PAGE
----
Q: What support do you provide?
"We'll help everyone but we are predominantly watching women.
"We will approach women sitting on their own and check if everything is alright. Nine out of 10 times it's fine, but it's that one occasion when they say their phone battery has just died and they don't know how to get home that we'll help.
"A couple of other women we've approached as they are being dragged along by a man and don't really want to go with him. Again, nine out of ten times, it's fine and she's just had a lot to drink but now and again we get people who say they don't want to go with him and we'll stay and sit with them for a bit.
"We won't refuse help for anyone. We're just women-led and focusing on women as much as we can be."
Q: What can men do to help the cause?
"We do take male volunteers, but only for the social media side of it.
"I think the main thing for men is to be very aware of how you're coming across to women.
"A good example comes from a friend of mine who got a taxi home when she was drunk. When she got there the taxi driver asked if she lived on her own. That was probably a completely innocent question but to a drunken woman who does live on her own, and is aware the taxi driver knows her full name and address, it might not seem like that.
"A lot of it is down to awareness. It's much less creepy and intimidating to complement something a woman can change - for instance, 'I really love your shoes' or 'that dress looks great'. That's a lot less creepy than 'I like your eyes' or commenting on her body.
"I would ask men to think of it like this...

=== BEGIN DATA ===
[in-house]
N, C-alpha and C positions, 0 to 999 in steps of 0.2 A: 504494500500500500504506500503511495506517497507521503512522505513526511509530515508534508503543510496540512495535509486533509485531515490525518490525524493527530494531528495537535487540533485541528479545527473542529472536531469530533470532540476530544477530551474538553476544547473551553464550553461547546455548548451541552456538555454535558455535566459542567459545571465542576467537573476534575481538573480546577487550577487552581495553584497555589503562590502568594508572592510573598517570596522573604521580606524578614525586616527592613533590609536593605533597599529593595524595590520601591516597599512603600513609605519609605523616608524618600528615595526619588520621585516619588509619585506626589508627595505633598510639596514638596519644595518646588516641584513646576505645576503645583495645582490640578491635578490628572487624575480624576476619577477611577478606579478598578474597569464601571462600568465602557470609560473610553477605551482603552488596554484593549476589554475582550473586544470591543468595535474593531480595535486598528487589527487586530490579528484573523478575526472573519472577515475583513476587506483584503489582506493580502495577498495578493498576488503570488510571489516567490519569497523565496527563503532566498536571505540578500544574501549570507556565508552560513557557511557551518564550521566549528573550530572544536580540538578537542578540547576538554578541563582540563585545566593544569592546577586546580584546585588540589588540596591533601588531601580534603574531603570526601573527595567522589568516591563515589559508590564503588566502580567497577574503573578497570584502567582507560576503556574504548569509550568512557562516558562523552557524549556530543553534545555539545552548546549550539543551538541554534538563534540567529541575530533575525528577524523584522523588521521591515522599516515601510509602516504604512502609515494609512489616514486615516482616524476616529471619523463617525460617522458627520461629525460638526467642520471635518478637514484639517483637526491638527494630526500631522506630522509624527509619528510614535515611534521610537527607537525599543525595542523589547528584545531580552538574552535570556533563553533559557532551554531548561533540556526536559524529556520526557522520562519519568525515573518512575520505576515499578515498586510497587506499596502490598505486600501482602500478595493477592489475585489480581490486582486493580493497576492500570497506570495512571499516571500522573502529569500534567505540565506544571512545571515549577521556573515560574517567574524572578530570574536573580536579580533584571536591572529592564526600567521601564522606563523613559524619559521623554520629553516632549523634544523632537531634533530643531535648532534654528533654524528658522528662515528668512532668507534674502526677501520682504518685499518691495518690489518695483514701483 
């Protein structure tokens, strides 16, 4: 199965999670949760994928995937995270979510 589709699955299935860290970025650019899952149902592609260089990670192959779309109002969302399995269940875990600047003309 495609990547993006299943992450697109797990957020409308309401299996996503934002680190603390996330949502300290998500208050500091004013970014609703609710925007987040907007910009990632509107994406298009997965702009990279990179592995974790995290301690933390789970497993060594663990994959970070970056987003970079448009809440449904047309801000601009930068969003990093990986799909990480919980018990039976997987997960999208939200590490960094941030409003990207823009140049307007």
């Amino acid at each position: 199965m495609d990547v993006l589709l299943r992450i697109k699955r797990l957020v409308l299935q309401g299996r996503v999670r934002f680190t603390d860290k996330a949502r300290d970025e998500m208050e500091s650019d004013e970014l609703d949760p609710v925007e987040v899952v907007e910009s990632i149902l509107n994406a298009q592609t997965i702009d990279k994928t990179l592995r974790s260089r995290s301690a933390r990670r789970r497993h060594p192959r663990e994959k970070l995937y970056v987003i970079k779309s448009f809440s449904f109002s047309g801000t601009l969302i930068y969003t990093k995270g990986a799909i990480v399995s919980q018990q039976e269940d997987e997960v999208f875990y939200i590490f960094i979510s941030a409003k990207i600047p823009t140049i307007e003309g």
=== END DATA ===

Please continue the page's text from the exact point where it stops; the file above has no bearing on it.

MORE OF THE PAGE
"If a man was two feet bigger than them and whispered in their ear at a bus stop, 'you smell nice', would it intimidate you?
"That's the biggest thing. Men with bad intentions, there's not much we can do to change their mind but men with good intentions can absolutely self criticise and look at their own behaviour."
Q: With the Sarah Everard case in the news right now, what would you say to women who are worried about their safety on the streets?
"We don't believe that women should be restricted in their behaviour. The answer to male violence is not putting women under curfew - telling us we must not walk in the dark, or we must dance the way we want, or dress the way we want.
"The answer to male violence is for men to stop being so violent.
“Instead of asking women to carry personal alarms, we ask instead for men to keep their friends in check.
"Instead of asking women to only go out with a trusted male chaperone, we ask men to go to therapy if you have violent outbursts.
"Instead of asking women to cover up their legs when they're on a night out, we ask men to read a book if they don't understand the difference between a woman saying "yes" or "no".
"We have already had so much safety advice given to us since we were children - we already carry our keys between our fingers and have GPS tracking apps on our phone. There's no safety advice we could give women that we wouldn't have already heard.
"But hopefully, little by little, we can change the culture that means men feel entitled to our bodies."